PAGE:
How to write and maintain many Ansible roles
It’s great to have many code nuggets around to help you setup an environment rapidly. Ansible roles are perfect to describe what you want to do on systems.
As soon as you start to write more roles, you start to develop a style and way of working. Here are the tings I’ve learned managing many roles.
Use a skeleton for stating a new role
When you start to write a new role, you can start with pre-populated code:
ansible-galaxy init --role-skeleton=ansible-role-skeleton role_name
To explain what happens:
ansible-galaxyis a command. This may change to
moleculein the future.
inittells ansible-galaxy to initialize a new role.
--role-skeleton=ansible-role-skeletonrefers to a skeleton ansible role. I use his repository.
role_nameis the name of your new role. I use short names here, like
Use ansible-lint for quick feedback
Andrew has written a tool including many rules that help you write readable and consistent code.
There are times where I don’t agree to the rules, but the feedback is quickly processed.A
There are also times where I initially think rules are useless, but after a while I’m convinced about the intent and change my code.
You can also describe your preferences and use ansible-lint to verify you code. Great for teams that need to agree on a style.
Use molecule on Travis to test
In my opinion the most important part of writing code is testing. I spend a lot of time on writing and executing tests. It helps yourself to prove that certain scenarios work as intended.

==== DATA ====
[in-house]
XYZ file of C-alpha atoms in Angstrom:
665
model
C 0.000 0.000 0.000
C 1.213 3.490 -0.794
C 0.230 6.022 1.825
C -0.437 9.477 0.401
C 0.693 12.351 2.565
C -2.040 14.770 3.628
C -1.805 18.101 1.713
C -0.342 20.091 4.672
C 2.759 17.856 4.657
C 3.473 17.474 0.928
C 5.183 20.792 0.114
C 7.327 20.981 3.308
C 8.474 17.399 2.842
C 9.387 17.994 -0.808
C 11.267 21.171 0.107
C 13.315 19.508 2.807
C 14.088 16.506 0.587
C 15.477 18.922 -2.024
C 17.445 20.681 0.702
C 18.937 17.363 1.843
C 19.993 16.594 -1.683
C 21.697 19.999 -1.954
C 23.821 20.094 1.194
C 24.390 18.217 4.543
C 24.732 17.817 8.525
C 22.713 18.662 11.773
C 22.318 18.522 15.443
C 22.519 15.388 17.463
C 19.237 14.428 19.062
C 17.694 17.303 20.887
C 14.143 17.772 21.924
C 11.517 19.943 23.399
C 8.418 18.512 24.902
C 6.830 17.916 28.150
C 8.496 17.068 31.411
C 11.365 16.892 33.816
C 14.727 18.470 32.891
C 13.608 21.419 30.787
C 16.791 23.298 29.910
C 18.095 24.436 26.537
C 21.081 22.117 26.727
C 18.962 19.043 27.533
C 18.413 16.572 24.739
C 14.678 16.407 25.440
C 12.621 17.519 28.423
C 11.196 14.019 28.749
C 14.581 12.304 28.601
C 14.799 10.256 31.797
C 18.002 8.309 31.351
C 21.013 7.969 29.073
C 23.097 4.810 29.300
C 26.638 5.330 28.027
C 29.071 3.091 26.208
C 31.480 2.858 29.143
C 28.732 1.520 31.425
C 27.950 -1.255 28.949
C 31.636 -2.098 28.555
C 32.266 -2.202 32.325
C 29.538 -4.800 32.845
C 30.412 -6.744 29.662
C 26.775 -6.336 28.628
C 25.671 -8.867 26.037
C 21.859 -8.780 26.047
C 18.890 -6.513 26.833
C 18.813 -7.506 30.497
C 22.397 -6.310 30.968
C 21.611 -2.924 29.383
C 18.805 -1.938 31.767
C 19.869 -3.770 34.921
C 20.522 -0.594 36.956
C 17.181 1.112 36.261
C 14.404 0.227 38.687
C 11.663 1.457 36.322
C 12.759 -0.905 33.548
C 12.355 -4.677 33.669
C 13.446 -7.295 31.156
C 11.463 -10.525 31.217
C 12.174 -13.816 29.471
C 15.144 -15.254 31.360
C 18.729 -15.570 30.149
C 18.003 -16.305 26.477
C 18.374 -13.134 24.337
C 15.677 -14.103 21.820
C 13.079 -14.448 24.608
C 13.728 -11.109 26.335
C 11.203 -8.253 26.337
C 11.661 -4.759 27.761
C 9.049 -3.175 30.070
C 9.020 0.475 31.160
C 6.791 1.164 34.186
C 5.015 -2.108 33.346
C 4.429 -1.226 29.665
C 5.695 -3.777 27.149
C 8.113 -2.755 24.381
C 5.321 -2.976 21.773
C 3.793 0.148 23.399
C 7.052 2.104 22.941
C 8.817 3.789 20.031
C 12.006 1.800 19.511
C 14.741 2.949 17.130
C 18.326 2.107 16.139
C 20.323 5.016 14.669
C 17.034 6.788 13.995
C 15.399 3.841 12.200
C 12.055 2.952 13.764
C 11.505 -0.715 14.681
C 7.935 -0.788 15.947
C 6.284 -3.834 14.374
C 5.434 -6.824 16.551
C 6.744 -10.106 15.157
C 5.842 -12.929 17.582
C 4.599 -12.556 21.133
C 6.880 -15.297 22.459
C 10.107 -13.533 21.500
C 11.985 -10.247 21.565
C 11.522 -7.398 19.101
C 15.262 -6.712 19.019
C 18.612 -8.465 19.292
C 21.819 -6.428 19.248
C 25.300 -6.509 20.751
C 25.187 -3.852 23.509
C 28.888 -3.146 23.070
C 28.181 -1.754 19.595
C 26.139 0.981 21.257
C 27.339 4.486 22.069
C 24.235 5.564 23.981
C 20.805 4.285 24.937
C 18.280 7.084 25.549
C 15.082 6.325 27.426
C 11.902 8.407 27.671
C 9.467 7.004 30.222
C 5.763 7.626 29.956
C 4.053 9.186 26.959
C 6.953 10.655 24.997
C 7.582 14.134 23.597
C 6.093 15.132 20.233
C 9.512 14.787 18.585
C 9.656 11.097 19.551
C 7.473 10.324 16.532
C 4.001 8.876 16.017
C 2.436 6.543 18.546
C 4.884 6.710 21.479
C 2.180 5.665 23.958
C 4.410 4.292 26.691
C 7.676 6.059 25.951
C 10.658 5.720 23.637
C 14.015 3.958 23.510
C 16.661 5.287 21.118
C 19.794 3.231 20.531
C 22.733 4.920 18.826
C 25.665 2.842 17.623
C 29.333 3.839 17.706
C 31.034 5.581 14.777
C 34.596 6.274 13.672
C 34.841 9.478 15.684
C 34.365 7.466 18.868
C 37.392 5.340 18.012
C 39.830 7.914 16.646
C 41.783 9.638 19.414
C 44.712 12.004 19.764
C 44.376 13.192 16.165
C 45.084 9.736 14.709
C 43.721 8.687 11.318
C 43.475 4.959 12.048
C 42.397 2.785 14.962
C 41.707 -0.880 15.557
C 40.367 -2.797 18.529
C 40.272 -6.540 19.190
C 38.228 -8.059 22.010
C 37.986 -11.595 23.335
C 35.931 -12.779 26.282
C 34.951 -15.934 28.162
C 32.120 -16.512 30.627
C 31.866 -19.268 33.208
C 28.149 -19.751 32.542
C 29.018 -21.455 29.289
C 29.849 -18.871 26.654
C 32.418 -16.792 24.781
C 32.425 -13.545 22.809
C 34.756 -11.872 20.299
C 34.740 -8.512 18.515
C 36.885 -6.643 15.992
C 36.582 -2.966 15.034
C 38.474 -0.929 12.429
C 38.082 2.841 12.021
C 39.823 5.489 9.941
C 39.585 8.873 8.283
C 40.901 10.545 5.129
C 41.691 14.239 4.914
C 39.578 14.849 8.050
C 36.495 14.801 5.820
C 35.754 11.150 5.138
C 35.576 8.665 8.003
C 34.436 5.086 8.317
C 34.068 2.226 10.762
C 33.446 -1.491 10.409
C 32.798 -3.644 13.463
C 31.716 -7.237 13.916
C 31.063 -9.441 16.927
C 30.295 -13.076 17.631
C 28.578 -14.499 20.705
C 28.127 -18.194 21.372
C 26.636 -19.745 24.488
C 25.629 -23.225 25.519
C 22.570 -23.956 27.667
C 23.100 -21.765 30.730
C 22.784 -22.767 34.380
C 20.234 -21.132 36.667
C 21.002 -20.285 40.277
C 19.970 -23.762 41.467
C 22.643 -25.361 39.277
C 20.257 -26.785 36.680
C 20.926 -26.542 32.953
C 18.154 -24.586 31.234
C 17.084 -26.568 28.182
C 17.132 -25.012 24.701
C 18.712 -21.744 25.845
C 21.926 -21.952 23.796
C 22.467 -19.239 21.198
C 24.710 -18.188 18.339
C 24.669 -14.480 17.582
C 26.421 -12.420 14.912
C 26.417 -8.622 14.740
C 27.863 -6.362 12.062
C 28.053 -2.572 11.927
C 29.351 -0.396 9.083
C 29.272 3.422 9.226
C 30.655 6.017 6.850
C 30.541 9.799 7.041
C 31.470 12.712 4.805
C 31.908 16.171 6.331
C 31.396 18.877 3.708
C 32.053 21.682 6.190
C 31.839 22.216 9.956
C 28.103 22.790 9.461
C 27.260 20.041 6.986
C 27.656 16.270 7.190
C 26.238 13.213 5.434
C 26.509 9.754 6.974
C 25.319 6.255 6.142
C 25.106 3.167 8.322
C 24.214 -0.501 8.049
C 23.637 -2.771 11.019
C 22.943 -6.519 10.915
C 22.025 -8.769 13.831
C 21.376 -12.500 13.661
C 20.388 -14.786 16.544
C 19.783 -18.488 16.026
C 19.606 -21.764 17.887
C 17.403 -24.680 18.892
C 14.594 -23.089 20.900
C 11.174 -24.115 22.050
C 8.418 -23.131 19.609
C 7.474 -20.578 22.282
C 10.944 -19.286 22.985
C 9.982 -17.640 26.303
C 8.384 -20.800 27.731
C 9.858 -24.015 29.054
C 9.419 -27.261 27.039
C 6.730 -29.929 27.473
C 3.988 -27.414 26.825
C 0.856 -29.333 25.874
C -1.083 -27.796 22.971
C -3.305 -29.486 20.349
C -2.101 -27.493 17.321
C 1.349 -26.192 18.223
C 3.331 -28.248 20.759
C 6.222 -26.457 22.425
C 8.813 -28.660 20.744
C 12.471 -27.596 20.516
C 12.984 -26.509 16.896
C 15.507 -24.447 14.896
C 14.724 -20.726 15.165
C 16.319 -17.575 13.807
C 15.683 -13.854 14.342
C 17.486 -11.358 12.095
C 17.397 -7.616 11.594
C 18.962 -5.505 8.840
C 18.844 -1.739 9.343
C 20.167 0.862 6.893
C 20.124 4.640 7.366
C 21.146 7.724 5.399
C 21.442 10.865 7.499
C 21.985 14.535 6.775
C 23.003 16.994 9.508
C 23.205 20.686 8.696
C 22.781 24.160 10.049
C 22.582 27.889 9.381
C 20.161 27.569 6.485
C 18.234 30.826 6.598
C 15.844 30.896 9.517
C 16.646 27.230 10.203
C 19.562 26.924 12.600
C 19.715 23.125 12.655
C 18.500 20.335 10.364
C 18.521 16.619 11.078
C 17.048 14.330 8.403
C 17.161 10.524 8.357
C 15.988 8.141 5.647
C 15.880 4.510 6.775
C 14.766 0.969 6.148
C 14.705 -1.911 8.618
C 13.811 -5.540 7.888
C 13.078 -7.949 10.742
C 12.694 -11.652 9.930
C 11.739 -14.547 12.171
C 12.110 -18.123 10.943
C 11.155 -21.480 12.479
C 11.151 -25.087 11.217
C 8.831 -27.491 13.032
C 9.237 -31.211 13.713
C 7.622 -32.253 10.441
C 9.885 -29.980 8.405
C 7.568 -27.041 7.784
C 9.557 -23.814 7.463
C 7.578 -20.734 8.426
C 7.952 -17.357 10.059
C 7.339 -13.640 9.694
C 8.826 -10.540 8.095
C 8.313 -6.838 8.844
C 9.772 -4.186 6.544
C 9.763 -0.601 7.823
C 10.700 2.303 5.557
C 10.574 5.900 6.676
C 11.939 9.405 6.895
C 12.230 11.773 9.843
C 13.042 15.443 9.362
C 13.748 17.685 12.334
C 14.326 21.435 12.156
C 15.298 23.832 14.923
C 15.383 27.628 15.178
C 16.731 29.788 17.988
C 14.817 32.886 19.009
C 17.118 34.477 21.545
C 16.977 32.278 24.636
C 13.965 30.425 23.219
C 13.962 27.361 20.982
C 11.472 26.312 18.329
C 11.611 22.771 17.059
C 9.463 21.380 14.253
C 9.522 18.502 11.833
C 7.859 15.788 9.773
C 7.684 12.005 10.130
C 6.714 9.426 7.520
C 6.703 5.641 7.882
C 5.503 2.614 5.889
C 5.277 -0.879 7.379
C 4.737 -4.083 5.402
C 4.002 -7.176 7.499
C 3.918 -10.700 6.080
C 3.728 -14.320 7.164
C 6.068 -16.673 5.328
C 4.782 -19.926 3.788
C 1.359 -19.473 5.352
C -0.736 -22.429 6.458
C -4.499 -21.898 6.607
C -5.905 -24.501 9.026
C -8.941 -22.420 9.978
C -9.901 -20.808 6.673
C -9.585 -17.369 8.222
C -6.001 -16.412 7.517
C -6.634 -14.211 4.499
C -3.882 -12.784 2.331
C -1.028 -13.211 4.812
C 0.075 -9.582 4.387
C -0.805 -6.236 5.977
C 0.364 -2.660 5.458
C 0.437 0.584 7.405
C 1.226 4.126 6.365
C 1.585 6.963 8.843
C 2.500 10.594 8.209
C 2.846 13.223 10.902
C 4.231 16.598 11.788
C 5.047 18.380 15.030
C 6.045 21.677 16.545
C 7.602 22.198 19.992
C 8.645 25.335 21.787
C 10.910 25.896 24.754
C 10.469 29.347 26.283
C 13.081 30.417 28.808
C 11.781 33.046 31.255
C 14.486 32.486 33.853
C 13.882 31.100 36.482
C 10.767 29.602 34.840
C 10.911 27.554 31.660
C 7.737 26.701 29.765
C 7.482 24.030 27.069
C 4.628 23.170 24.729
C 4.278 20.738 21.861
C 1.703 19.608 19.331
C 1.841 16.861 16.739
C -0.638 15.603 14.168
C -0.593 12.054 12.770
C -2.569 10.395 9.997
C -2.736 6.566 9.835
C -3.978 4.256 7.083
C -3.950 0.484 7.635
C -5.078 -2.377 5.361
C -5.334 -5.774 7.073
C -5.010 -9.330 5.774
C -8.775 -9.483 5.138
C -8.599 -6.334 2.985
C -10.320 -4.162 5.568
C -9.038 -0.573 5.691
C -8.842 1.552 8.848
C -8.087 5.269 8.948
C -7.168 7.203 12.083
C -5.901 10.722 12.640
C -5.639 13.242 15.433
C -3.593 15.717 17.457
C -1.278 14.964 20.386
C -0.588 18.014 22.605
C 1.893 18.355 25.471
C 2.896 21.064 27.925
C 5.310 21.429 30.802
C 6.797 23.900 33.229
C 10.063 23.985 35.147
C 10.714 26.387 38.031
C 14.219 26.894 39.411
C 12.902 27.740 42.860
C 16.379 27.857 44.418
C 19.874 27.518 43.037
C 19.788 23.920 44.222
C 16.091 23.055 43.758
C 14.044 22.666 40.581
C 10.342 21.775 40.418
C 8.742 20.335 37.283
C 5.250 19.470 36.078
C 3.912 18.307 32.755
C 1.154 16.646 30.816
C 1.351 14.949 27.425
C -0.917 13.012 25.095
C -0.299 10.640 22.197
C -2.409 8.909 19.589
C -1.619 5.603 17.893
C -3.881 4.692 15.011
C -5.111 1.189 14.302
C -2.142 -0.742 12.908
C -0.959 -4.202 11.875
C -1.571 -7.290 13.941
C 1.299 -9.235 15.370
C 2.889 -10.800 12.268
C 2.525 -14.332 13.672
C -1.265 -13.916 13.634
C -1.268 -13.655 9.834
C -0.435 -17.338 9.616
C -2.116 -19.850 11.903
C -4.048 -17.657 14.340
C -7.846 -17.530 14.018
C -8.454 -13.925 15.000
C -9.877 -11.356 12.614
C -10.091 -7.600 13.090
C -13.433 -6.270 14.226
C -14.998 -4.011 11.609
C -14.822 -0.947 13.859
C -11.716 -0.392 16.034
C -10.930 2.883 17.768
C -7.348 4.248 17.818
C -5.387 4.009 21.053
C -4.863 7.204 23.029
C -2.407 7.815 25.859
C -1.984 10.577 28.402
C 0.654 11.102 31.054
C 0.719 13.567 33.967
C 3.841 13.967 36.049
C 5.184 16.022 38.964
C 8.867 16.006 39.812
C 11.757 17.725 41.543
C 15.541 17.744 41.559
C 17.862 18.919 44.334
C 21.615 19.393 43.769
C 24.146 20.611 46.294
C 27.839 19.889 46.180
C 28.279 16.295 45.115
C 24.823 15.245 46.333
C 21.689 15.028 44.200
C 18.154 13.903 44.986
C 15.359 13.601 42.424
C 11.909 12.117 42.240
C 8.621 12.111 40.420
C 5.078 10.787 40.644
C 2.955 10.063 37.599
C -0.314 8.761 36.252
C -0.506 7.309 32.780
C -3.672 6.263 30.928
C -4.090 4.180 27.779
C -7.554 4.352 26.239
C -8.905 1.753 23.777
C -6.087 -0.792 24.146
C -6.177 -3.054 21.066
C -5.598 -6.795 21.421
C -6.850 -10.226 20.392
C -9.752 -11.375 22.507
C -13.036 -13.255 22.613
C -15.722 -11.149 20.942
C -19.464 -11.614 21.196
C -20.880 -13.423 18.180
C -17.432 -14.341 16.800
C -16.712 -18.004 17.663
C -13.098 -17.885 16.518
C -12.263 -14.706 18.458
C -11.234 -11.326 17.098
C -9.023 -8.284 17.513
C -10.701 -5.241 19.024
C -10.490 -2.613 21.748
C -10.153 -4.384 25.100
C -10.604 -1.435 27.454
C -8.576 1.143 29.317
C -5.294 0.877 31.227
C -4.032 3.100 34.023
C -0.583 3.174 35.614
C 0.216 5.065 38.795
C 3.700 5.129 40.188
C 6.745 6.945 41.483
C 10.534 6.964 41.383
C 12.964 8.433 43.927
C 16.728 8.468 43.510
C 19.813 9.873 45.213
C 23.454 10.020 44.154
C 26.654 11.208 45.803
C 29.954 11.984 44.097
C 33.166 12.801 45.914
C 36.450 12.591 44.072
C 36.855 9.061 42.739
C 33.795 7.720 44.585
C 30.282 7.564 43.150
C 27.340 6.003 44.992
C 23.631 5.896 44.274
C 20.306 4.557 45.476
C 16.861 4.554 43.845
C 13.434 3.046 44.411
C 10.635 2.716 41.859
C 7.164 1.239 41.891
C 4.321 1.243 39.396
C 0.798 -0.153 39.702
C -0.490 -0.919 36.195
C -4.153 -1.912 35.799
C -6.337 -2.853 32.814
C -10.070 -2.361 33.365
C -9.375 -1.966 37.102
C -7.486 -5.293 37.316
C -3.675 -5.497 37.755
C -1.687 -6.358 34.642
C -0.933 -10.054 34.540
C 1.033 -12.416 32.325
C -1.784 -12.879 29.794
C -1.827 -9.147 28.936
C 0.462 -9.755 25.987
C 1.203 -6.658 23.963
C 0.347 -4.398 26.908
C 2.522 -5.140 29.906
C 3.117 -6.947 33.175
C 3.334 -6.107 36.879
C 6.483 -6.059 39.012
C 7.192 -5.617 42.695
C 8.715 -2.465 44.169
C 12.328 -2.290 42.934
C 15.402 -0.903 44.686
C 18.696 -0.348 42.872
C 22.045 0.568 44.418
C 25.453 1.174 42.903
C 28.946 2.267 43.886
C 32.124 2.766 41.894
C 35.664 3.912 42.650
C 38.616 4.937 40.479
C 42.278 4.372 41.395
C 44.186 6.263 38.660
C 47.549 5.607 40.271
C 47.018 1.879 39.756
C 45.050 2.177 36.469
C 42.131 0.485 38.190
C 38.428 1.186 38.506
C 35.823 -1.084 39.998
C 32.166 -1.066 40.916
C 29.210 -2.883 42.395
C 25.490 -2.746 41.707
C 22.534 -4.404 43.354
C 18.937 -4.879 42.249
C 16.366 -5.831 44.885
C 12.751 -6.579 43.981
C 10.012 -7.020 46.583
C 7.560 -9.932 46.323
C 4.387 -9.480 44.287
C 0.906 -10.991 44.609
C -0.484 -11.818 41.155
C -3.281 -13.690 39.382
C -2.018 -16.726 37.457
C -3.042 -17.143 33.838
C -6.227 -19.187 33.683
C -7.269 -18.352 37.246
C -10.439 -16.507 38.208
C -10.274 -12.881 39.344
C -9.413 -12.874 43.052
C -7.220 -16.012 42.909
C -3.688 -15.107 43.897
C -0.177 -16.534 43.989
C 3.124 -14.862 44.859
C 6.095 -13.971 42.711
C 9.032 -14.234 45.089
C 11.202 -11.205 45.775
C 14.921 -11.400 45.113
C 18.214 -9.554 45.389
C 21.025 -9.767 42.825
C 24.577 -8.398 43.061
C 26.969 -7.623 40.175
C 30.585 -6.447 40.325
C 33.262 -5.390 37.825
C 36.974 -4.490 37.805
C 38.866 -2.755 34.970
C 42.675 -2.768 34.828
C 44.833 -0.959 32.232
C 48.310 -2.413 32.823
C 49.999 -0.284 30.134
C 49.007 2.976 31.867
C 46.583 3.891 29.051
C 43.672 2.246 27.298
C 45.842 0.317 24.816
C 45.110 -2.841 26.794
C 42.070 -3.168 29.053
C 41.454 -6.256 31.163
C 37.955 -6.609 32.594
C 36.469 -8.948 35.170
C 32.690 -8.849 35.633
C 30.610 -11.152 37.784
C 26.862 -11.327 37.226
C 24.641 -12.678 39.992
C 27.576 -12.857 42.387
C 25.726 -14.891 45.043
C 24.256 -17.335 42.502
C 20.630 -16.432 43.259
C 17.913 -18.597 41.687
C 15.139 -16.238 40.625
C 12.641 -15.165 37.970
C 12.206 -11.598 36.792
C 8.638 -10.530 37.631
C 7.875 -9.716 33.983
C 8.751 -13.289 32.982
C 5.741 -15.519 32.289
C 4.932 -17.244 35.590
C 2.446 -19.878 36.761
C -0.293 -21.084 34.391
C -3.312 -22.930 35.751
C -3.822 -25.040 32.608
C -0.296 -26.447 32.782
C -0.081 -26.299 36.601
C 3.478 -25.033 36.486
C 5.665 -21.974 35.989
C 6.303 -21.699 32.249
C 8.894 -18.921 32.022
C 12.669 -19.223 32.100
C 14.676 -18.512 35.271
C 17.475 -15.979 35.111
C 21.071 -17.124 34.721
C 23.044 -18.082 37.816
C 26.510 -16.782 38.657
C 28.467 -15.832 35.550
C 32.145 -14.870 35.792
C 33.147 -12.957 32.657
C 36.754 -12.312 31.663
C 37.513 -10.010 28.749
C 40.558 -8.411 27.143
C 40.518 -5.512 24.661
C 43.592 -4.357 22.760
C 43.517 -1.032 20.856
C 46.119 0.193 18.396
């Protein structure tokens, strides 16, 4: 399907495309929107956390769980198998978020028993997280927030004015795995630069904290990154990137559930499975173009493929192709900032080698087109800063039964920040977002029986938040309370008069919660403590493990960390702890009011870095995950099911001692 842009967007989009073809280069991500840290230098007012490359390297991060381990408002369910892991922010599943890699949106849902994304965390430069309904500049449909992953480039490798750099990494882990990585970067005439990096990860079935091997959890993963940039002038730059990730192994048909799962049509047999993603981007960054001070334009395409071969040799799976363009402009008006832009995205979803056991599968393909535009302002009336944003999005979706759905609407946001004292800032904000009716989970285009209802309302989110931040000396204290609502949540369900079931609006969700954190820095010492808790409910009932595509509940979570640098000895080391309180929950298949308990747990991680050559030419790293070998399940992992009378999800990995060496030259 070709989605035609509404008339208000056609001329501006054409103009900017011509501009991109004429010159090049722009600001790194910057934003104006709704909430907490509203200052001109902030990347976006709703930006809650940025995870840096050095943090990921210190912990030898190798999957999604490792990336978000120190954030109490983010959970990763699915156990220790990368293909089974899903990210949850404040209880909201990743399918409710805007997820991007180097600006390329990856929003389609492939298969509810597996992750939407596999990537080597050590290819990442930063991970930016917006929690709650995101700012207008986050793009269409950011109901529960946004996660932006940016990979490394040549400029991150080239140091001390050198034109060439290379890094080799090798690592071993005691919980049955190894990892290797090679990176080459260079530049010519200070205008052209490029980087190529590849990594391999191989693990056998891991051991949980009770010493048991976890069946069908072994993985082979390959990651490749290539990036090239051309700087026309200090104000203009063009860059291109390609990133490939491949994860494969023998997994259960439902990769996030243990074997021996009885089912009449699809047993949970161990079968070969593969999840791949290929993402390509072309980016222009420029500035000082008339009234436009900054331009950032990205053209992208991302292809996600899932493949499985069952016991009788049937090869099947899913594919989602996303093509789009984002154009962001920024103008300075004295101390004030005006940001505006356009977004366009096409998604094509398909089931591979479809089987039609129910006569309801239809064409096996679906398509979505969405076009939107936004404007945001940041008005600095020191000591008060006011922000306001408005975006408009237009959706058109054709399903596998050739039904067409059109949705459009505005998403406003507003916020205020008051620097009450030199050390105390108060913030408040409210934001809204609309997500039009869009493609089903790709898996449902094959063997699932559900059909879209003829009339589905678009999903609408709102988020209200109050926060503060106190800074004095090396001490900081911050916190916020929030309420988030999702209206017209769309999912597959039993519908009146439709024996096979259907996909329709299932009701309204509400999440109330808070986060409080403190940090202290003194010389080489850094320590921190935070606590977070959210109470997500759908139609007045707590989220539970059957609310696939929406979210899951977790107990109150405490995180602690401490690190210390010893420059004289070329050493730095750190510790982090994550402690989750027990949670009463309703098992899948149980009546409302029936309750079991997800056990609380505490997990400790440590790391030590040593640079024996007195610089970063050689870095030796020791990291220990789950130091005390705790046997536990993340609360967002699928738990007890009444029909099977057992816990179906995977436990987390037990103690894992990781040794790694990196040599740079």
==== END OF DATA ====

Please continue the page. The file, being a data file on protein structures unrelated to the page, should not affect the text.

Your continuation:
Travis can help test your software. A typical commit takes some 30 to 45 minutes to test, but after that I know:
- It works on the platforms I want to support.
- When it works, the software is released to Galaxy
- Pull requests are automatically tested.
It makes me less afraid of committing.
Use versions or tags to release software
When I write some new functionality, I typically need a few iterations to make it work. Using GitHub releases helps me to capture (and release) a working version of a role.
You can play as much as you want in between releases, but when a release is done, the role should work.
Go forth and develop!
You can setup a machine yourself for developing Ansible roles. I’ve prepared a repository that may help.
The playbook in that repository looks something like this:
--- - name: setup an ansible development environment hosts: all become: yes gather_facts: no roles: - robertdebock.bootstrap - robertdebock.update - robertdebock.fail2ban - robertdebock.openssh - robertdebock.digitalocean_agent - robertdebock.common - robertdebock.users - robertdebock.postfix - robertdebock.docker - robertdebock.investigate - robertdebock.ansible - robertdebock.ansible_lint - robertdebock.buildtools - robertdebock.molecule - robertdebock.ara - robertdebock.ruby - robertdebock.travis tasks: - name: copy private key copy: src: id_rsa dest: /home/robertdb/.ssh/id_rsa mode: "0400" owner: robertdb group: robertdb - name: copy git configuration copy: src: gitconfig dest: /home/robertdb/.gitconfig - name: create repository_destination file: path: "" state: directory owner: robertdb group: robertdb - name: clone all roles git: repo: "/.git" dest: "/" accept_hostkey: yes key_file: /home/robertdb/.ssh/id_rsa with_items: "" become_user: robertdb